• Becoming a decent programmer takes a lifetime. Becoming a GOOD programmer takes several. You need to devote several years to failed projects before you have the chance to succeed as a programmer. – Paul Mc Millan 9 years ago
  • Paul, not sure about those failed projects, but I guess it depends what you consider "failed". I haven't had failed projects due to the programming of the application, but more because of the poor marketing of the product or the fact that it wasn't very popular or it was a bad idea from the get-go. – Blekkzor 9 years ago
  • Appreciate all the advice. I think the consensus is to stick with what I am best at. Also, nothing is for free in terms of working with a developer. I would do my best to take very good care of this person provided they were a fit. – Jaret Manuel 9 years ago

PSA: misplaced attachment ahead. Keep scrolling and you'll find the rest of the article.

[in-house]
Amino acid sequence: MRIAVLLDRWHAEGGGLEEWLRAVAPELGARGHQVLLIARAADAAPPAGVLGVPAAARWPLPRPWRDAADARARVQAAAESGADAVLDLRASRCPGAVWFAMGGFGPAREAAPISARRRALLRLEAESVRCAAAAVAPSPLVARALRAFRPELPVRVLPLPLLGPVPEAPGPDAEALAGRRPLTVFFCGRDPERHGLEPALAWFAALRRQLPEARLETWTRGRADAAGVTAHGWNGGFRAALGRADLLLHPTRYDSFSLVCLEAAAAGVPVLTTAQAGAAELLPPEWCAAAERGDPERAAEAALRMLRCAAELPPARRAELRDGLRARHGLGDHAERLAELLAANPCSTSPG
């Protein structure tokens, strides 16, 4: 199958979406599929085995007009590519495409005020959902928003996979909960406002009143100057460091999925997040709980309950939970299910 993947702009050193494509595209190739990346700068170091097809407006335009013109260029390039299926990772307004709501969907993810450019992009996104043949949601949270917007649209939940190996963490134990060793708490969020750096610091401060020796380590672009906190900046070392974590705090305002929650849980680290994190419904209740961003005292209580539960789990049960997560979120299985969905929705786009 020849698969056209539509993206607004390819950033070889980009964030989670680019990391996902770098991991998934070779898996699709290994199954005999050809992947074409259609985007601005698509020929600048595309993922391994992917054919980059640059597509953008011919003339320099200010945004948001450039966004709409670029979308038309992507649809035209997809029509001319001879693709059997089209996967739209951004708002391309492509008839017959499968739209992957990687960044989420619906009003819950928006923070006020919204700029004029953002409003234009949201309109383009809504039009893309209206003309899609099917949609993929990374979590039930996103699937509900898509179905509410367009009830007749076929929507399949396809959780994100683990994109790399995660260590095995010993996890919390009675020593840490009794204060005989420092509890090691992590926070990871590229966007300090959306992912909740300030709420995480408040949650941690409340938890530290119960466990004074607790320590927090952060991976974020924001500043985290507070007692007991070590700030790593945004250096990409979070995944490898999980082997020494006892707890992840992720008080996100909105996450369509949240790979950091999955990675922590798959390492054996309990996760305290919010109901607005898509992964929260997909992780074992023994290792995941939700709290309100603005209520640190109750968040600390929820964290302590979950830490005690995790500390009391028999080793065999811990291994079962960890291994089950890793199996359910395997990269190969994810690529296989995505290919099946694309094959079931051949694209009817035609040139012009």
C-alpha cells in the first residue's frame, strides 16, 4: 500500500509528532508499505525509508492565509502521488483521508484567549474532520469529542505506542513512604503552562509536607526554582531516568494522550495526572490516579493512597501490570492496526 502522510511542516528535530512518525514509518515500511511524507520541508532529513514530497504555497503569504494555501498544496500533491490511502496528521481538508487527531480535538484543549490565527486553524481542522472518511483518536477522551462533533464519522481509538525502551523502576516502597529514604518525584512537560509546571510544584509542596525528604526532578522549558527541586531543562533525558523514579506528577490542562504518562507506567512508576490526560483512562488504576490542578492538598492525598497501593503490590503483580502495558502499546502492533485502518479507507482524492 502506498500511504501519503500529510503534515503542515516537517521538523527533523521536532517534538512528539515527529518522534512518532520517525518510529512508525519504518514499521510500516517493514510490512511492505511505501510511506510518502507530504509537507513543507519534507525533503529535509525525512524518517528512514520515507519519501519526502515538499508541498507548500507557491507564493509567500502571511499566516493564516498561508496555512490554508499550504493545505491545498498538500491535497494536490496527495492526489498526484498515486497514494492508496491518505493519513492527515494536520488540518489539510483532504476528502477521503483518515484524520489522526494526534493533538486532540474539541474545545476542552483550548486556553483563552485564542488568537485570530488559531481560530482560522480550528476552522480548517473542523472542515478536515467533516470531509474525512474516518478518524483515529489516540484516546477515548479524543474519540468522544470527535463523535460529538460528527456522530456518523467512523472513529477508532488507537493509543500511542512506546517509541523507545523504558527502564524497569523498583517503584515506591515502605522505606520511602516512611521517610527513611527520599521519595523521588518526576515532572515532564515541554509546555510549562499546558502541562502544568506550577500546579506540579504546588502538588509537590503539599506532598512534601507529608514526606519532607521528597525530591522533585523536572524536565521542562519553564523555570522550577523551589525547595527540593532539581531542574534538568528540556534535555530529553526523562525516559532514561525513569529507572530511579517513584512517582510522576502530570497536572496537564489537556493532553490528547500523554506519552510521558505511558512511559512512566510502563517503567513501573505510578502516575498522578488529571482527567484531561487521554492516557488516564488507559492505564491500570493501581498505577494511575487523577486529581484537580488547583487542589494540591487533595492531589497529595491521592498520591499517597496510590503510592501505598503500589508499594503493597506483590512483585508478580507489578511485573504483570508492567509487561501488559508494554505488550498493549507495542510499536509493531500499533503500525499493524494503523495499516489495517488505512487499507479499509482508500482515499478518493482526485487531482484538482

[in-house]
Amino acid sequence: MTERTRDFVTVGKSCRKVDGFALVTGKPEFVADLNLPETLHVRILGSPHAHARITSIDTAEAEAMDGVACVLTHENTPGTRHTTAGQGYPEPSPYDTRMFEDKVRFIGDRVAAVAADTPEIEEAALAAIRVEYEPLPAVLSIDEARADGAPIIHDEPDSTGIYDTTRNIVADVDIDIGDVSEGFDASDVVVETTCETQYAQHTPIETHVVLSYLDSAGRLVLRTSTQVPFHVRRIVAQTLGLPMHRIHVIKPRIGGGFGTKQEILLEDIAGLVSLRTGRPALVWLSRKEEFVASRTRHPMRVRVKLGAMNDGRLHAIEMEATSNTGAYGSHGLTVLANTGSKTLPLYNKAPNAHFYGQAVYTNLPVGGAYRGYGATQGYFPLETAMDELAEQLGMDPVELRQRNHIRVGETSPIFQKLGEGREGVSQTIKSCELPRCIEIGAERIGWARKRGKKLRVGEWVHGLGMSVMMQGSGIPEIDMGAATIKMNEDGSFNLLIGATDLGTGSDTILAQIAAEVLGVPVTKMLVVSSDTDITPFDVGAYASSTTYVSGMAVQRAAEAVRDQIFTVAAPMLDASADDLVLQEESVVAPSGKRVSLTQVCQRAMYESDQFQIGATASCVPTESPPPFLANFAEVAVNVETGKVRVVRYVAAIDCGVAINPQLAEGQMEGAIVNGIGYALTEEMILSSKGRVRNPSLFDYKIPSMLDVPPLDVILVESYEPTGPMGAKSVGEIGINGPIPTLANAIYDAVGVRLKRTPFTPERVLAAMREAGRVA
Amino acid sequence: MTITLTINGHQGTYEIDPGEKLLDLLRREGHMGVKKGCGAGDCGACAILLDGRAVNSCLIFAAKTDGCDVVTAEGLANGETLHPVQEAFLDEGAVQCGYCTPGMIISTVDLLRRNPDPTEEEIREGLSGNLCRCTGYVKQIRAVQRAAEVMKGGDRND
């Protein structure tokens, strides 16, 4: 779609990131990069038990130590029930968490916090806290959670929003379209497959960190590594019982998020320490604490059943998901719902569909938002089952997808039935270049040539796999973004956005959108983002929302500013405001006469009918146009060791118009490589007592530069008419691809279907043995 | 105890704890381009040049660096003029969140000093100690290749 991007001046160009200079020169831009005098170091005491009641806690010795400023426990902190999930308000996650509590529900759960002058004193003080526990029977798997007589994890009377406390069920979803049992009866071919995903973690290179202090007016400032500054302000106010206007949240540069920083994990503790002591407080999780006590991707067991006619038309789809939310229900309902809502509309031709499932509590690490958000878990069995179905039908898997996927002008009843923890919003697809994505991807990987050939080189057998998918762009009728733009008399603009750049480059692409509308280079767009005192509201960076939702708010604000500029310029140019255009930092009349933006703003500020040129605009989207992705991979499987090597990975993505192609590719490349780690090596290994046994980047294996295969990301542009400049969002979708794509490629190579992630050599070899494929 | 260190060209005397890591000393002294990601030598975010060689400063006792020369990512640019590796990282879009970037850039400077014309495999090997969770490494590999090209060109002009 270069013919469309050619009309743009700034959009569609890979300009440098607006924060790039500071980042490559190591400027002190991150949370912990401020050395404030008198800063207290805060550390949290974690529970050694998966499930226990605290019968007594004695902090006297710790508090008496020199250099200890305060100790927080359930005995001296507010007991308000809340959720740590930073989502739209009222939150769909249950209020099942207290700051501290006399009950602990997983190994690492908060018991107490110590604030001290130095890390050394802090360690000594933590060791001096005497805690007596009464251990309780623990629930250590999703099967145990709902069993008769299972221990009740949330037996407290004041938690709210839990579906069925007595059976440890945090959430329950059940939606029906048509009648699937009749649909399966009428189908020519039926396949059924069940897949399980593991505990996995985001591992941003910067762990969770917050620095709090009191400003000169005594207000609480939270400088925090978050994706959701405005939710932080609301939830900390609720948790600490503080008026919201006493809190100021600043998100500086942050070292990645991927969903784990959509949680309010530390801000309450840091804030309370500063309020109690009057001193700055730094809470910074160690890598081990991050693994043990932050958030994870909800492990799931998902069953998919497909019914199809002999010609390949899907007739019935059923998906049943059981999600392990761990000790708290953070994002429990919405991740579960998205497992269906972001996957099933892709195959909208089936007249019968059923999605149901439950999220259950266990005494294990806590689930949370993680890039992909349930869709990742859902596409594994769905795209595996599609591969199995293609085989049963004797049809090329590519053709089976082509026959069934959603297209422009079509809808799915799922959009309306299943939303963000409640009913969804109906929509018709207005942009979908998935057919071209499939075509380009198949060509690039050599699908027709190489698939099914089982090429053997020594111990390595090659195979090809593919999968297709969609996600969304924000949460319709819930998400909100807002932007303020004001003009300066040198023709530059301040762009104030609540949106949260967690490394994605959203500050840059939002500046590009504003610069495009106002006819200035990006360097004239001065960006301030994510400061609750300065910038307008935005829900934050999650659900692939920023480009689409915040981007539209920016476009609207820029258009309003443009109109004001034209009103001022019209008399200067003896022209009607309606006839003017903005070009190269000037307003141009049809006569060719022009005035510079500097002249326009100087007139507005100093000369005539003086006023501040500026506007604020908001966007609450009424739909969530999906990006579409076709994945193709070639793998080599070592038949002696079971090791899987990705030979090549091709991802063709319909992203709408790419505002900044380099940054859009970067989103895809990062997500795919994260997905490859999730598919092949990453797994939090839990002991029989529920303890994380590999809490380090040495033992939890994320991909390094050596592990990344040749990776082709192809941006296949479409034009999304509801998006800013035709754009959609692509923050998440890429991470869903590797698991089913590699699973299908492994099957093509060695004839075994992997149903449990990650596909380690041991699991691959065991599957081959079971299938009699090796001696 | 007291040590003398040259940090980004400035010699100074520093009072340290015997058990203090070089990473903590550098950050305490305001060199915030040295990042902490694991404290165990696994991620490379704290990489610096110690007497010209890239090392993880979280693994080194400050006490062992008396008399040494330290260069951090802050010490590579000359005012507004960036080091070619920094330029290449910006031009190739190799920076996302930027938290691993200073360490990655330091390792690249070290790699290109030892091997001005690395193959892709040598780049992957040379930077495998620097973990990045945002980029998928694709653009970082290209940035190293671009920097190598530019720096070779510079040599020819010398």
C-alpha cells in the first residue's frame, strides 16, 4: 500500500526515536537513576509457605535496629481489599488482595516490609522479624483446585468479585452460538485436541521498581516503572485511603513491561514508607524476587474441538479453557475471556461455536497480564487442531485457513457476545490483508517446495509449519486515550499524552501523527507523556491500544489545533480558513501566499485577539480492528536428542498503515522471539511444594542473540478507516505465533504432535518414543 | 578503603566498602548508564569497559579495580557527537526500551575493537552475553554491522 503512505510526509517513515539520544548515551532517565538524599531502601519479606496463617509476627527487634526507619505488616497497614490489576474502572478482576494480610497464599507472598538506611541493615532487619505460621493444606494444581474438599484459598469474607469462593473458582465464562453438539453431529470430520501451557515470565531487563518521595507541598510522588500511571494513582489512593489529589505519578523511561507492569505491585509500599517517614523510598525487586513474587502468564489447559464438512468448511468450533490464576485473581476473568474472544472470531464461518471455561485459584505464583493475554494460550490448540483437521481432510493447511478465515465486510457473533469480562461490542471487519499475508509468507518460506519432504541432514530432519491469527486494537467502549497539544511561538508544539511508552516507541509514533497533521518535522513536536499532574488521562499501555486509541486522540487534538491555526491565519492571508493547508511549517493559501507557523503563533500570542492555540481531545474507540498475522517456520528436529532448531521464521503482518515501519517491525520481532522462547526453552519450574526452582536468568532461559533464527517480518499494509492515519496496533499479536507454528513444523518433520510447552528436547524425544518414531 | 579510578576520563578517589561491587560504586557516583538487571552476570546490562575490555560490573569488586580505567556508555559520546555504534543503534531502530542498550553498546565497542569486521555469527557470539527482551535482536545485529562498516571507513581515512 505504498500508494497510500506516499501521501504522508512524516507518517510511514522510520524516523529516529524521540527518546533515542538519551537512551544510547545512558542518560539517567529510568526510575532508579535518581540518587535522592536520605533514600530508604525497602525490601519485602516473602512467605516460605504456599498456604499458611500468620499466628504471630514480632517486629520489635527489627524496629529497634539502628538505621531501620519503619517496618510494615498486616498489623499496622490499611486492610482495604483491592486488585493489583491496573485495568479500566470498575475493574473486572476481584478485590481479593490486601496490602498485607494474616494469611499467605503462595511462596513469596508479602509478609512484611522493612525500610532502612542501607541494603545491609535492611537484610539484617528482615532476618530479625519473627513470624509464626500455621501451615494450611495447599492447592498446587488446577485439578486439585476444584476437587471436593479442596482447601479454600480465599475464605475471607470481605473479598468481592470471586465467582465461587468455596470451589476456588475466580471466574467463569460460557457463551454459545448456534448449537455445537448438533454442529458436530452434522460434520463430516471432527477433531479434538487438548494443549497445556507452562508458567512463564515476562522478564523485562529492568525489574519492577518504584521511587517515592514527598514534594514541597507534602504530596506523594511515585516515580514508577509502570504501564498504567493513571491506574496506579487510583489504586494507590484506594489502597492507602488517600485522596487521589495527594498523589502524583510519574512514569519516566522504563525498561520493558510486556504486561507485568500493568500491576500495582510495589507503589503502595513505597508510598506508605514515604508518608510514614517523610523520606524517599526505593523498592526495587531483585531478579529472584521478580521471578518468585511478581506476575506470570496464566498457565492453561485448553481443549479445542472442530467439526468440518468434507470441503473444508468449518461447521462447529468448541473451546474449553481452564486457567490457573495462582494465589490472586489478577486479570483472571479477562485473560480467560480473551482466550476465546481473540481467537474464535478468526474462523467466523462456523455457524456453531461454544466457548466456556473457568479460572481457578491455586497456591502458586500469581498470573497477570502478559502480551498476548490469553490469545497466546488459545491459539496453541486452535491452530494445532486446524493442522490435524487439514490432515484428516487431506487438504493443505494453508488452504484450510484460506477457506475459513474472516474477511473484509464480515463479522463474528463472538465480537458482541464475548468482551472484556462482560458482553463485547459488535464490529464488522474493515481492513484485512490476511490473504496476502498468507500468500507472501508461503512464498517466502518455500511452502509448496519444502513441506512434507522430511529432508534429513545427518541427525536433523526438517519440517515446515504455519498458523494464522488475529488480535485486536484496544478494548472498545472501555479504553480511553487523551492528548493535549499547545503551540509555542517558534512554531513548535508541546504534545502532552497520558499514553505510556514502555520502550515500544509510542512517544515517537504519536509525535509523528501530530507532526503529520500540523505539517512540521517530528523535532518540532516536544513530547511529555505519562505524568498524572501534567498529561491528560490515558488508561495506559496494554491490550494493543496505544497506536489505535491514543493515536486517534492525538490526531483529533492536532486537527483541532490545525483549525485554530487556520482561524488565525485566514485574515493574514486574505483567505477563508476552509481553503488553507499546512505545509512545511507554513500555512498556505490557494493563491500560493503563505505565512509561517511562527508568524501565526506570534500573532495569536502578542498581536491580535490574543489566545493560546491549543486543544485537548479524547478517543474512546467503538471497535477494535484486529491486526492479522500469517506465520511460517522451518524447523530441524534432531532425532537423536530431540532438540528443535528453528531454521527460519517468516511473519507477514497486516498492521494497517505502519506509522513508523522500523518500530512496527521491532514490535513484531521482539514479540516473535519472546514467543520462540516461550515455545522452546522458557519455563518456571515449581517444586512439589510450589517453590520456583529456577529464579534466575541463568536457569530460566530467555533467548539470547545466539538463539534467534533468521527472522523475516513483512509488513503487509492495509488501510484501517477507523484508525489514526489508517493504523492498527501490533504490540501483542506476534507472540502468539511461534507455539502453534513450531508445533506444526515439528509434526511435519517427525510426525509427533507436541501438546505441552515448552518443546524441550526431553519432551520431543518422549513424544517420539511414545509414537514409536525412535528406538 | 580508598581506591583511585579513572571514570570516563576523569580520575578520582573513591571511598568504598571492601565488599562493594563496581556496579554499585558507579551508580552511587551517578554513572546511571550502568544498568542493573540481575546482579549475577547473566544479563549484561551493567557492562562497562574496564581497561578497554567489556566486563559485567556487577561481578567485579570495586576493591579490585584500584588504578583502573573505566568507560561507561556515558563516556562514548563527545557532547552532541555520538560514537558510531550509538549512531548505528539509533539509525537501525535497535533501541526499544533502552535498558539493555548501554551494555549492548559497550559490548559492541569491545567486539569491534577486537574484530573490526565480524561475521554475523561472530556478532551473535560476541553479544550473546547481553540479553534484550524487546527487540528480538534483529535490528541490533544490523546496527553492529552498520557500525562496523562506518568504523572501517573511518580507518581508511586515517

• @blekkzor more a matter of writing something, then realizing that it was a bad idea in the first place, or that your implementation sucked and so you do a complete rewrite, find out how that sucked, rewrite it again... – Paul Mc Millan 9 years ago
  • 5 years for a decent programmer. 10-15 for a senior. A little lower for oustanding talents (3-4 years instead of 5). – Net Tecture 8 years ago

1

Learning to write code for release takes a long time, regardless of the language or framework, so your best bet is to develop a network that includes developers, so you can be the idea person, and the visionary, and they can help implement your idea.

That being said, it helps to know how to flesh out your idea so that it is easier to explain, so you may want to look at my answer to this question, as it relates to your question also.